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Barking, Lunging Leashes: Training Reactive Dogs

Barking, Lunging Leashes: Training Reactive Dogs

Confessions of a Reactive Dog Owner

You know that feeling when you’re out on a nice stroll with your furry best friend, enjoying the fresh air and scenery, only to have it all come crashing down the moment another dog comes into view? The sudden barrage of barking, lunging, and uncontrollable energy that leaves you feeling helpless and embarrassed? Well, let me tell you, I’ve been there. In fact, I’m the self-proclaimed poster child for reactive dog ownership.

About 7 years ago, I moved from a cozy suburban-rural area into the bustling heart of New York City with my pup, Charlotte. She was generally a little anxious, but nothing too out of the ordinary. That is, until the daily encounters with other dogs on the city streets brought out a whole new side of her. Suddenly, I had a dog that would bark, lunge, and fixate on any canine that dared to cross our path. It was a nightmare, and I felt utterly lost.

As a professional dog trainer, you can imagine the internal turmoil I experienced. “How could I, of all people, have a ‘bad’ dog?” I thought to myself. I was so self-conscious about Charlotte’s behavior that I even avoided wearing my company-branded clothes for the first month, worried that potential clients would see me as incapable. A dog trainer with a reactive dog – the irony was almost too much to bear.

Understanding Reactivity

But you know what they say, the first step to solving a problem is understanding it. And that’s exactly what I set out to do. I dove headfirst into the world of canine reactivity, determined to find a solution for my beloved Charlotte and, in the process, help other dog owners struggling with similar challenges.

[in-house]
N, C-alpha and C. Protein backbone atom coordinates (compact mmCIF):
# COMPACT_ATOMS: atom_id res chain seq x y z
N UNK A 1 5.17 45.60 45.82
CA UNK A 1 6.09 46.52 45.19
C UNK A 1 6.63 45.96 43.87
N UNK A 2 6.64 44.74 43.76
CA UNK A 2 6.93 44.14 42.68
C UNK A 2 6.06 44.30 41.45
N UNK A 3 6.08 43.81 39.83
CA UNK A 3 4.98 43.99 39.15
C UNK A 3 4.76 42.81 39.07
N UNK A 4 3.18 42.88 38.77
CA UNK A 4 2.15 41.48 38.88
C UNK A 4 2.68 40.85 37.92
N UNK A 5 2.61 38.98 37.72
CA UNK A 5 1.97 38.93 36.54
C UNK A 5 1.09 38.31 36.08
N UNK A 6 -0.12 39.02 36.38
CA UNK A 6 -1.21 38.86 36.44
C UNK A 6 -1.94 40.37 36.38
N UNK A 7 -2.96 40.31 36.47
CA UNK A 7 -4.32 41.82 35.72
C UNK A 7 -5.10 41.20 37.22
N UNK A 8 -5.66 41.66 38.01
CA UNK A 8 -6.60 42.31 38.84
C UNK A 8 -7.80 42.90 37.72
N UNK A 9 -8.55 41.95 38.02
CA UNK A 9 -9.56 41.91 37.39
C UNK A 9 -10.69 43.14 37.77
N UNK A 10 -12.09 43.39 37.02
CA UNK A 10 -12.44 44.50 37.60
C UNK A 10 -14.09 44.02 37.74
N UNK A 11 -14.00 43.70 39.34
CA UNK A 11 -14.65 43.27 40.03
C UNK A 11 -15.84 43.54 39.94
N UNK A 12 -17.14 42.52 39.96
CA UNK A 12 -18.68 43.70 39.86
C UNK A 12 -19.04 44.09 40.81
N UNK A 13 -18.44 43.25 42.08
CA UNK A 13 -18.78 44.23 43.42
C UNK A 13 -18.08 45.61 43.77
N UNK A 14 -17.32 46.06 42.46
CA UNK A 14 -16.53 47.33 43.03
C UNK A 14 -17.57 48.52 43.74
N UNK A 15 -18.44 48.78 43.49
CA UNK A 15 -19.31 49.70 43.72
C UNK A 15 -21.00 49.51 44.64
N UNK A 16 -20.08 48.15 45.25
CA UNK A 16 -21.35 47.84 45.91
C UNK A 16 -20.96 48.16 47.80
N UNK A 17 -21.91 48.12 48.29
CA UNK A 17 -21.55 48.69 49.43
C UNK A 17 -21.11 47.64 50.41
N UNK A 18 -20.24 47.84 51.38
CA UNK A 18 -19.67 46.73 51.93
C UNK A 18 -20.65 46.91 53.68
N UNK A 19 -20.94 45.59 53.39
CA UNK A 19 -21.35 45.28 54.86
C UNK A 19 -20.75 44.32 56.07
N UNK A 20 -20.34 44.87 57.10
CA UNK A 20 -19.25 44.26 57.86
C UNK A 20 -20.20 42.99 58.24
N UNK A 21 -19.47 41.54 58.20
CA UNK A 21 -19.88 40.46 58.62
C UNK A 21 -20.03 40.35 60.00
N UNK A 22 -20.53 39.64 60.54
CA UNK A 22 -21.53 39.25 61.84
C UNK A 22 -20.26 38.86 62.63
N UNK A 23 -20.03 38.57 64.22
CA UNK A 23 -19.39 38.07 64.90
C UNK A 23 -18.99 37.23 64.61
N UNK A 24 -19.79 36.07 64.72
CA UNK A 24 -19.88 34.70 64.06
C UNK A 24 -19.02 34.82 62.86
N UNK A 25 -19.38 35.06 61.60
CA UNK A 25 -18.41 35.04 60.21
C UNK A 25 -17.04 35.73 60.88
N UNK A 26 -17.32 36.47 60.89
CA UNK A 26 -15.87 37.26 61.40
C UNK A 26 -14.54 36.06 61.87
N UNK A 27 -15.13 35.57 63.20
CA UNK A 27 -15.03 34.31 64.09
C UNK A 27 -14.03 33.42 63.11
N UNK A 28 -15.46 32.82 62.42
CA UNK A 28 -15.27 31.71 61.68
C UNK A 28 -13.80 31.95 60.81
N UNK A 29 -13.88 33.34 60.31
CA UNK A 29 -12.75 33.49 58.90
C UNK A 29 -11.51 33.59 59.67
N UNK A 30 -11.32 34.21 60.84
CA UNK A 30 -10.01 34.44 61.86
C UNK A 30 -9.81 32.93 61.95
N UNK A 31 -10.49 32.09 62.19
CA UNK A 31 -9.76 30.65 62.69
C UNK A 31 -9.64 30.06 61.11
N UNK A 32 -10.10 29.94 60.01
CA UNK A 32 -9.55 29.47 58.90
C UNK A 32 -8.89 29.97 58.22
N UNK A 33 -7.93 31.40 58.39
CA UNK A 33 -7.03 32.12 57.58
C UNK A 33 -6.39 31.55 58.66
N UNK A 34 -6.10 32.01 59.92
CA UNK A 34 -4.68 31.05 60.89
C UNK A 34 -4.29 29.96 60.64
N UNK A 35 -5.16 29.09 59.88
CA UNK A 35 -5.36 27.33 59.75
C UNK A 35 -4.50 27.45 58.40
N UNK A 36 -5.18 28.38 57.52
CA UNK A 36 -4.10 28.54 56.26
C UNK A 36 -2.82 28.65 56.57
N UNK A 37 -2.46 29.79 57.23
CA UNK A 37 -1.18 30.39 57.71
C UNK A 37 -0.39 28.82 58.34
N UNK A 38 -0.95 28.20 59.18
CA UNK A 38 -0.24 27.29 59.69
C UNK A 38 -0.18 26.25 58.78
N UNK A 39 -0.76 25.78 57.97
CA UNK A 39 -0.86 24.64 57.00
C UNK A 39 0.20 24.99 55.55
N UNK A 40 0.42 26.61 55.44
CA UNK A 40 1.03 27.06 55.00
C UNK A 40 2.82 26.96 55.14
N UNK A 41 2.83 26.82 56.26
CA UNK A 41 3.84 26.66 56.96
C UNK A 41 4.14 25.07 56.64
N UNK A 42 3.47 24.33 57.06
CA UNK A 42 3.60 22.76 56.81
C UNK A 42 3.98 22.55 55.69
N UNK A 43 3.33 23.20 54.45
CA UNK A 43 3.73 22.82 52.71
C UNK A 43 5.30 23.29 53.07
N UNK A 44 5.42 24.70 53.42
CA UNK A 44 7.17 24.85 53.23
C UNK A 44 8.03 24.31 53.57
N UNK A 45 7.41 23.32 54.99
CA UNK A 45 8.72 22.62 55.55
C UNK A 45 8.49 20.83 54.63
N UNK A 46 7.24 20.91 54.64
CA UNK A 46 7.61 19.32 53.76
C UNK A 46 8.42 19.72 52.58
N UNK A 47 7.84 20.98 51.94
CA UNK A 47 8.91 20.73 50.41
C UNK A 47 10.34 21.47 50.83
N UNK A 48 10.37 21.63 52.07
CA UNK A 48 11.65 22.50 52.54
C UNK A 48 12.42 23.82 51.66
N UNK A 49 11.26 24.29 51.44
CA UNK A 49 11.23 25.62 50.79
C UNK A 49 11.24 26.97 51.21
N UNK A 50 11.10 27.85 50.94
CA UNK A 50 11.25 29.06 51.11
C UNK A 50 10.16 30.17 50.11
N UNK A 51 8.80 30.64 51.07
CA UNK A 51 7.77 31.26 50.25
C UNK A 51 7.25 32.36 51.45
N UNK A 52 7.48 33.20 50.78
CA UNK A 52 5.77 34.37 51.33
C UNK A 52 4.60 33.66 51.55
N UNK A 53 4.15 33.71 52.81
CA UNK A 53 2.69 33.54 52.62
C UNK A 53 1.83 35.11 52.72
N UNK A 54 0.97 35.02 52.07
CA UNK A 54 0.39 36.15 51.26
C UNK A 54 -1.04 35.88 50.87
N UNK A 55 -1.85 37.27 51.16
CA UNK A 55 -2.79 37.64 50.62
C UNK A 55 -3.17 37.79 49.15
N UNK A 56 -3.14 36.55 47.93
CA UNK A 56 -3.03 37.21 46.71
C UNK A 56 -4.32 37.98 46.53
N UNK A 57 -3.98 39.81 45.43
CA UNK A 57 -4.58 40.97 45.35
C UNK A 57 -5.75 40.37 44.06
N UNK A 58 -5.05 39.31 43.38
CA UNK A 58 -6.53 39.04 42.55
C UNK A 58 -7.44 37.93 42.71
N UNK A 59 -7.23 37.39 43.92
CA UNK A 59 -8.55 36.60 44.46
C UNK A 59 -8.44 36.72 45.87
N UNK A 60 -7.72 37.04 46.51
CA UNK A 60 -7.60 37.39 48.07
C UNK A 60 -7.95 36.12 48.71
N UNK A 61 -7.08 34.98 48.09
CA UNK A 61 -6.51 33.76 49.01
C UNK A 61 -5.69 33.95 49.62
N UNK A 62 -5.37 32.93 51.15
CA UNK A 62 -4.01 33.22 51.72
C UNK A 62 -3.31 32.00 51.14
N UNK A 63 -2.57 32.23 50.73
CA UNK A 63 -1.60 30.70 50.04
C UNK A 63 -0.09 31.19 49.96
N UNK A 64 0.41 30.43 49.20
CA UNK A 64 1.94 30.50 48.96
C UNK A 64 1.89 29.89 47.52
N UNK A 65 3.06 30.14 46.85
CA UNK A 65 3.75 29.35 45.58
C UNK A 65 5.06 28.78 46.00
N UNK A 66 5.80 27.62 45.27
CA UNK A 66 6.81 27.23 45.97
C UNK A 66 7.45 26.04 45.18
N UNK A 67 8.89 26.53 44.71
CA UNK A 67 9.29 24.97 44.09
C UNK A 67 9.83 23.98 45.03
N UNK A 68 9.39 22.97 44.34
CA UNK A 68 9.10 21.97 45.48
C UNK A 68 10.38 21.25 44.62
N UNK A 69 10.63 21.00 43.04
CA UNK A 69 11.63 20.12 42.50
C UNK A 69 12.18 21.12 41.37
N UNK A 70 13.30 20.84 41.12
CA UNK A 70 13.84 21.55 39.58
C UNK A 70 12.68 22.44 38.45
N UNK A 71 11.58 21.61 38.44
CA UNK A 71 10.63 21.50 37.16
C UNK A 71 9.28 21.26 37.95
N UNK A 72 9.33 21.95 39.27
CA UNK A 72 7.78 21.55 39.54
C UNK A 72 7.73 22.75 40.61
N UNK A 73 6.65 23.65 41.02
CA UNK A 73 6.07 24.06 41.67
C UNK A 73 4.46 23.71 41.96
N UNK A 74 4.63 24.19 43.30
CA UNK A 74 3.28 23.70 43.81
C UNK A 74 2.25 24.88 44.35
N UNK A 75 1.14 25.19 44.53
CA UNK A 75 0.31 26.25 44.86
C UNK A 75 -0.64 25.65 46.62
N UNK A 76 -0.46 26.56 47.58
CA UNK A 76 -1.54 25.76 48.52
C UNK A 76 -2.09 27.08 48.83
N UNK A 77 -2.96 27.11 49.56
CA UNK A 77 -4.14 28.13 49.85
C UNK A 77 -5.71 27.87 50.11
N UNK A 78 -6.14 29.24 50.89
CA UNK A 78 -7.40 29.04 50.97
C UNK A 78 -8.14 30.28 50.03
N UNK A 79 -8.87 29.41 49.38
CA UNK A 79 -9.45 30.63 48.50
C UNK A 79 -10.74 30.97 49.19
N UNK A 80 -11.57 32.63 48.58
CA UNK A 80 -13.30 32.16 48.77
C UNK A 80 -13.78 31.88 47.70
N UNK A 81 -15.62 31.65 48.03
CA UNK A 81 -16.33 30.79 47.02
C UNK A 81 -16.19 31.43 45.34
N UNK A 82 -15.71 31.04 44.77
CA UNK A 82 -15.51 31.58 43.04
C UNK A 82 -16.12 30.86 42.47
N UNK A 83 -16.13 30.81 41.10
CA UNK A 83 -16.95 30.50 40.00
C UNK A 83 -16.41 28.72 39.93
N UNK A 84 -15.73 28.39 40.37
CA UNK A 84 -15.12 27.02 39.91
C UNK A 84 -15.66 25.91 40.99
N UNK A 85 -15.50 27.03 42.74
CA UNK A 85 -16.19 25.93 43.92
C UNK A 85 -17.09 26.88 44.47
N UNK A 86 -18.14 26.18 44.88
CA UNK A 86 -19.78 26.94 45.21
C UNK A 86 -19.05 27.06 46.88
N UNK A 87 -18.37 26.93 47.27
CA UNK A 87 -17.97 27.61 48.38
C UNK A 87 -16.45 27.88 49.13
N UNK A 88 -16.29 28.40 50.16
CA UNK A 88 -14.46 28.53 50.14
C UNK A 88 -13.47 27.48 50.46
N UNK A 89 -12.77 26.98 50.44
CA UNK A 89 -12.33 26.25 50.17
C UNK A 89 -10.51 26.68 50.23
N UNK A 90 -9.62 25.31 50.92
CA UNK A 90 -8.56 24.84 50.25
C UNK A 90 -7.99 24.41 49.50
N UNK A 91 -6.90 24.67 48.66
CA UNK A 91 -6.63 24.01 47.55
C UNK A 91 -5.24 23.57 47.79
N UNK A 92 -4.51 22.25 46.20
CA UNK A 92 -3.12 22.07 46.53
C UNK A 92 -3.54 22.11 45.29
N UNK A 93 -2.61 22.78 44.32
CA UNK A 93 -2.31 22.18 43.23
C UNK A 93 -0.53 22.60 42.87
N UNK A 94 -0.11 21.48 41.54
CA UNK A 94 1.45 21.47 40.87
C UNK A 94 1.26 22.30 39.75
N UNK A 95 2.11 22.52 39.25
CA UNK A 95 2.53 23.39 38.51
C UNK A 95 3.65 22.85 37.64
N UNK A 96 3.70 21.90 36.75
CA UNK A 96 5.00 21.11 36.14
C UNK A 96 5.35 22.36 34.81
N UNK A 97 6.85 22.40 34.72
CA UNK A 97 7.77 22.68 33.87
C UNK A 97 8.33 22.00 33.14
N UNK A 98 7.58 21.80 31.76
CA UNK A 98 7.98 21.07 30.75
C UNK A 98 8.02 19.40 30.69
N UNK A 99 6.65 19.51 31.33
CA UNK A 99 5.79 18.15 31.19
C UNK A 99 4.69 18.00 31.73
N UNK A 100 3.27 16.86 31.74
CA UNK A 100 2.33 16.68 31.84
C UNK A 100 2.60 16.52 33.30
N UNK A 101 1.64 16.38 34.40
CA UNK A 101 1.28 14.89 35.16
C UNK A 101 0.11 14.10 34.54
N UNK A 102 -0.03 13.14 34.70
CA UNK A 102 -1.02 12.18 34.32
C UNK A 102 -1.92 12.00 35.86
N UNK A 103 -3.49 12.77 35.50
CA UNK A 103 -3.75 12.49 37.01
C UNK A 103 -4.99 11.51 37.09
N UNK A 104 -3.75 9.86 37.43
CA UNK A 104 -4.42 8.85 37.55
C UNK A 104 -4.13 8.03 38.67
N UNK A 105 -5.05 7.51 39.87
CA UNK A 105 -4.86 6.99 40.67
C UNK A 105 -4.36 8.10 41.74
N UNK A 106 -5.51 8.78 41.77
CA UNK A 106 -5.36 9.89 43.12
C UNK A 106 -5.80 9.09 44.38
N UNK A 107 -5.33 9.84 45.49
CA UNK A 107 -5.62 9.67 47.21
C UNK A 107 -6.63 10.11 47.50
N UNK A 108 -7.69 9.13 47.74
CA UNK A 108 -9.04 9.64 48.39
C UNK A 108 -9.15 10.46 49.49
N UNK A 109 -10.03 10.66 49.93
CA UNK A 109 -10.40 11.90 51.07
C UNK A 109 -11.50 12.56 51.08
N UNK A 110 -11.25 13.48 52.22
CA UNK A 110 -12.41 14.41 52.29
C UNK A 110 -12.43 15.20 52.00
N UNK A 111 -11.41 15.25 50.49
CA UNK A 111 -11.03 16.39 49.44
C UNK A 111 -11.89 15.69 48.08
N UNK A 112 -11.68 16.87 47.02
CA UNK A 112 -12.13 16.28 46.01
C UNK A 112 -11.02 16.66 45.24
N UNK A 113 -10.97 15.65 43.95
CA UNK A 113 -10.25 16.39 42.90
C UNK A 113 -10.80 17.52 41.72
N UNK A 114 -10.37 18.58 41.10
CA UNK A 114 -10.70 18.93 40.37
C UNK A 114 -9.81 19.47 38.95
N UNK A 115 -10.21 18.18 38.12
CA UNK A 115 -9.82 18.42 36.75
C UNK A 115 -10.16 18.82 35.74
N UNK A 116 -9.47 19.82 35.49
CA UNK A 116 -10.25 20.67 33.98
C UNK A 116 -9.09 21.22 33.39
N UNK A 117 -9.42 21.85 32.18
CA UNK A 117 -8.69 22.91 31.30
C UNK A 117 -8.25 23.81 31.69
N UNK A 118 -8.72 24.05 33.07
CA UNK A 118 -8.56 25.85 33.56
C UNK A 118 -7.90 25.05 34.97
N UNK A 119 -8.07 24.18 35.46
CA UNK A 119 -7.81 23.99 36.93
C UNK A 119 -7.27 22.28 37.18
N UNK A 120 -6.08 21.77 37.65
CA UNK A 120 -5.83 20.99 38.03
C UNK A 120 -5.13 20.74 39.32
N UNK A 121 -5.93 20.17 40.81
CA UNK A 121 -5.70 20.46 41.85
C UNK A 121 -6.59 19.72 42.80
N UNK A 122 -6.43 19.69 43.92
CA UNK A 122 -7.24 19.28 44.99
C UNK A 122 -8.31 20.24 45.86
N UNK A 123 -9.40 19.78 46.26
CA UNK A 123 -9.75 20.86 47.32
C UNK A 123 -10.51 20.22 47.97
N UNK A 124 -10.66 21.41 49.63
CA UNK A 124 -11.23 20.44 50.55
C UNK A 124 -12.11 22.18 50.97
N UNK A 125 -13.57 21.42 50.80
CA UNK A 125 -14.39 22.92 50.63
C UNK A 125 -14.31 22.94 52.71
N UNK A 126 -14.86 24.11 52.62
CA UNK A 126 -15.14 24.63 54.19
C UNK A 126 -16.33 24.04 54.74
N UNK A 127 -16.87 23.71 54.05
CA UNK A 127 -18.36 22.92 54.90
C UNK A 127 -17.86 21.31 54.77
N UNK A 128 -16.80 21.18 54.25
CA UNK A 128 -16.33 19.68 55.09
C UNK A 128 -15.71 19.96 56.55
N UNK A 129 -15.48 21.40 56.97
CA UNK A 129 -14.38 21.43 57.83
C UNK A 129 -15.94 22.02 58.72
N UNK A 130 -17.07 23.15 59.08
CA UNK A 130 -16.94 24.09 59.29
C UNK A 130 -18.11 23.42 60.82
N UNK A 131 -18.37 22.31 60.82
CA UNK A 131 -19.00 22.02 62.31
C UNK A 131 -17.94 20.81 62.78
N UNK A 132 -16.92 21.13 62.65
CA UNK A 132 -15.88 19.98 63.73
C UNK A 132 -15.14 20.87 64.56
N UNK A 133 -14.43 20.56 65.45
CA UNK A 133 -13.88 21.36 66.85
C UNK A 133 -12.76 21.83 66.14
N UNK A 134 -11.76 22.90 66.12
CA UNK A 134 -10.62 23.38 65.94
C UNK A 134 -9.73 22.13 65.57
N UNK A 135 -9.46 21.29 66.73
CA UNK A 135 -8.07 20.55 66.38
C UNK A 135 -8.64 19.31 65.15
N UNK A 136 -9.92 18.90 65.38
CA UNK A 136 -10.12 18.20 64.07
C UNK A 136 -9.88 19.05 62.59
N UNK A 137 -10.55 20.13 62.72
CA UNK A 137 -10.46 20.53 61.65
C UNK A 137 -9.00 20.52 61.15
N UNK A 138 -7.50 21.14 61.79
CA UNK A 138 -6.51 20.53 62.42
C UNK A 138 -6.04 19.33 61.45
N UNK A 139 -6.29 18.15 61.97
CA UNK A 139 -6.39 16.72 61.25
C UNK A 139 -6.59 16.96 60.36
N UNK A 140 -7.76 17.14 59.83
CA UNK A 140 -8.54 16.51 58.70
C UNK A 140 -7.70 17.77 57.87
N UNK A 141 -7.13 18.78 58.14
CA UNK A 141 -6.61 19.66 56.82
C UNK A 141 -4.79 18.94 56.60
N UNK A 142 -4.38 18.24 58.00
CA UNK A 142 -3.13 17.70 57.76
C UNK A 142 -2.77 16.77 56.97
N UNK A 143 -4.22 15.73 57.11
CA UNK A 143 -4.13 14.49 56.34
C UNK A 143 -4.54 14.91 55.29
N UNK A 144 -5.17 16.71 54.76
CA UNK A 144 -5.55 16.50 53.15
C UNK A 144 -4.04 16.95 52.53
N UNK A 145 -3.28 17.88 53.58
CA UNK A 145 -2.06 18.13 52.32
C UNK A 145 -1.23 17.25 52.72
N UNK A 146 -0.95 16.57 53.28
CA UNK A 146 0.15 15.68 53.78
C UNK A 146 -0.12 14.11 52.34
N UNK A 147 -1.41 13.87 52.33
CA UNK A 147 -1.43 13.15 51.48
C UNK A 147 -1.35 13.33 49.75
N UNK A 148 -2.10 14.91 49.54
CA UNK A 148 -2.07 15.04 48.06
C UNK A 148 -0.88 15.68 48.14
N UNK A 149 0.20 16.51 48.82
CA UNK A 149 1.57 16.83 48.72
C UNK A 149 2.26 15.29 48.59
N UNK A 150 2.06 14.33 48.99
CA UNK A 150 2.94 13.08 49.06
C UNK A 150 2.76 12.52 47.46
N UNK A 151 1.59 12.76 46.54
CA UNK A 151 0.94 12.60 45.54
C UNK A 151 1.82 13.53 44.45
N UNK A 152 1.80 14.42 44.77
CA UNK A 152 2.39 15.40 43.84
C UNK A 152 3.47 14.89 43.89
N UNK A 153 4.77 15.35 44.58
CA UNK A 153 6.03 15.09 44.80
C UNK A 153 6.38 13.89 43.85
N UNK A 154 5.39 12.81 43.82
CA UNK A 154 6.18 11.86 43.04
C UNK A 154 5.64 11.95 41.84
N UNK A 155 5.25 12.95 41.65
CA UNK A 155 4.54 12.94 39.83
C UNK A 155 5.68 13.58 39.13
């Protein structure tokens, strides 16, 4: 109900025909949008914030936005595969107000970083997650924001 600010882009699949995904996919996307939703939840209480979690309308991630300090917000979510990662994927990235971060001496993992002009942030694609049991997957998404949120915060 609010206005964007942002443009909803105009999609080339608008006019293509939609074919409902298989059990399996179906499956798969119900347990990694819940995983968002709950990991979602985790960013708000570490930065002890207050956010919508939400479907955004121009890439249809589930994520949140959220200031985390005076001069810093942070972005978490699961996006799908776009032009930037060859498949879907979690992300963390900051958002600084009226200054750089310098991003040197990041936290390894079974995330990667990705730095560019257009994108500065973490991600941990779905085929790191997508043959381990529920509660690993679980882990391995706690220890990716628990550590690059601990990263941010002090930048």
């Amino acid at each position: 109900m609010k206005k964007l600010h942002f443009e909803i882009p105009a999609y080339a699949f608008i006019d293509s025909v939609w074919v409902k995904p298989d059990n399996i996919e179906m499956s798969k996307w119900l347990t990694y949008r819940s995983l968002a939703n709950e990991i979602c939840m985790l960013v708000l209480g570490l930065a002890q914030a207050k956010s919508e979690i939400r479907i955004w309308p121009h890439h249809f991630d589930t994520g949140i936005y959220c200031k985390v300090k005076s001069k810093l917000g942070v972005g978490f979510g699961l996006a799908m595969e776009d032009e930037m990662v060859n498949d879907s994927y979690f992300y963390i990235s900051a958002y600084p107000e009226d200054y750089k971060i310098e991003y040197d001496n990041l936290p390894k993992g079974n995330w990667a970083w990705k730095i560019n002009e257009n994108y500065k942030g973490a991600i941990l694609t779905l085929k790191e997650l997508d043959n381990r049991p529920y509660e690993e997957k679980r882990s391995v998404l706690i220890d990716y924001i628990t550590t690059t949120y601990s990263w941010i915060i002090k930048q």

Reactivity, in essence, is an overreaction to external stimuli. For dogs like Charlotte, the sight of another canine on the leash can trigger a sudden burst of barking, lunging, and general panic. This behavior can be directed towards people, animals, noises, or any combination of the above. The key to understanding reactivity is recognizing that it’s not a result of spite or a “bad” dog – it’s a coping mechanism, a way for our furry friends to deal with something that makes them feel uncomfortable or threatened.

According to Behavior Vets NYC, dogs can be reactive towards other dogs for a variety of reasons. Some may have had a bad experience in the past or were under-socialized, leading to a fear or dislike of other canines. Others, like Charlotte, simply love other dogs so much that the leash frustration boils over into barking and lunging.

Training Techniques for Reactive Dogs

Armed with this knowledge, I set out to find the best training methods to help Charlotte – and by extension, other reactive dogs – overcome their challenges. It wasn’t an easy journey, but through trial and error, I discovered a few techniques that proved to be game-changers.

The Emergency U-Turn

One of the first tricks I learned was the “Emergency U-Turn.” Essentially, when faced with a trigger (in our case, another dog), I would quickly turn around and lead Charlotte in the opposite direction. This allowed us to create distance from the source of her reactivity and gave her a chance to calm down before attempting to continue our walk.

Face Front